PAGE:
On November 18, the Mexican government took another important step to limiting detention for asylum seekers when they published reforms to their immigration and refugee and political asylum laws that prohibits holding migrant children in immigration detention centers, including children traveling with their families. The responsibility for housing this population has now been transferred to Mexico’s child welfare agency (Sistema Nacional para el Desarrollo Integral de la Familia).
Because of their central role in the detention and processing of migrants, there is an urgent need for INM agents to effectively perform their current role in screening potential asylum seekers and fully informing them of their right to seek protection in Mexico.
As has been widely documented, INM agents frequently prioritize detention, dissuasion, and deportation over adequately informing detained migrants of their right to seek protection in Mexico. This is illegal according to Mexican and international law on asylum—any detained migrant who wishes to request asylum in Mexico should be provided prompt access to COMAR.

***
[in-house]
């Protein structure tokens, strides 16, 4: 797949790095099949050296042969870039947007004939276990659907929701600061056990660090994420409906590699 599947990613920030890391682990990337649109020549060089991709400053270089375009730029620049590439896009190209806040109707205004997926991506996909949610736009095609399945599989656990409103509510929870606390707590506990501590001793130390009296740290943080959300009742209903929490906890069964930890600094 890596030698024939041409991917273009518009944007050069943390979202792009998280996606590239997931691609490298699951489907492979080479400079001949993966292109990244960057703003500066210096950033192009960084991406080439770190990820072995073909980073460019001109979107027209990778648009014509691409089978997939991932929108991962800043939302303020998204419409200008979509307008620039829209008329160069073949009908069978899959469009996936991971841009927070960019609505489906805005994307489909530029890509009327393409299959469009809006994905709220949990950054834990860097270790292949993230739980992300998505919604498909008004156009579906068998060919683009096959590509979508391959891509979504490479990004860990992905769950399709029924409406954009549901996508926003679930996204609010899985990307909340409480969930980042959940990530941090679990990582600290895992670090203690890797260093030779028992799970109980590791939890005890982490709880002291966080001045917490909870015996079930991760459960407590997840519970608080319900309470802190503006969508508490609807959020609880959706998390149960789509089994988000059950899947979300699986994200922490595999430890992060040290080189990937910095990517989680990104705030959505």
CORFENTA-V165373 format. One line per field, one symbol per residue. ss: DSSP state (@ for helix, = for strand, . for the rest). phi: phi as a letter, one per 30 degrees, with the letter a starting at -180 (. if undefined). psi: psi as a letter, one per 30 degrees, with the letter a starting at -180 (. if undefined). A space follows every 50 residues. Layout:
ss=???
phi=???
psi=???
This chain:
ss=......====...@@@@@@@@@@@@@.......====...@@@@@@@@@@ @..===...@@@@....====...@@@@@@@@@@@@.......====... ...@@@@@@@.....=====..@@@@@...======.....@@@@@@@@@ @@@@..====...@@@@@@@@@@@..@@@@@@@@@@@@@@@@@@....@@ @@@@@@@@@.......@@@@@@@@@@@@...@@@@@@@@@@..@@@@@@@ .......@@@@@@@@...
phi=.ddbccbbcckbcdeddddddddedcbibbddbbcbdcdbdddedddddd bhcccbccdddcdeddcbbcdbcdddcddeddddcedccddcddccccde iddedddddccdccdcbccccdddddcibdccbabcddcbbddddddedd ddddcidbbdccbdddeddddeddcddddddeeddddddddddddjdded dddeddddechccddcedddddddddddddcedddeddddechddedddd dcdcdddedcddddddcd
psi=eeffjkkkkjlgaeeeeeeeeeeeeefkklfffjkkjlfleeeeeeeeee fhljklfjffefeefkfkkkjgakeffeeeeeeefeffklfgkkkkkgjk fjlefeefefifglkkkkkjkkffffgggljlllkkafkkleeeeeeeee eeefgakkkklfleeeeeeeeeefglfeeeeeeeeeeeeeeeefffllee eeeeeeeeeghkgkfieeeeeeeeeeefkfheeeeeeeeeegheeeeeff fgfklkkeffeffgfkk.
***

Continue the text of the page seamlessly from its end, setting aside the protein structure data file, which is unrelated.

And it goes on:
Apart from improved training for INM agents to ensure that they are clearly communicating to asylum seekers their rights, messaging from INM leadership is important to underscore that Mexico is living up to its international commitments to provide international protection to those in need. The statement issued by the INM in response to the migrant caravan that originated in Honduras in early October, threatening to criminally prosecute any migrant who crossed into the country in violation of health protocols, appeared to deviate from this commitment.
Current and past commissioners have removed thousands of agents for alleged acts of corruption.
Furthermore, COMAR and the INM should develop an improved system for communication and cooperation to improve and streamline procedures. This includes ensuring that once an asylum request is admitted by COMAR, asylum seekers are provided with a humanitarian visa by the INM so that they can work while waiting for their claim to be processed.
In 2019, after increased pressure by the Trump administration on migration, the López Obrador administration began deploying the newly created National Guard force to accompany migration agents at checkpoints and in other operations.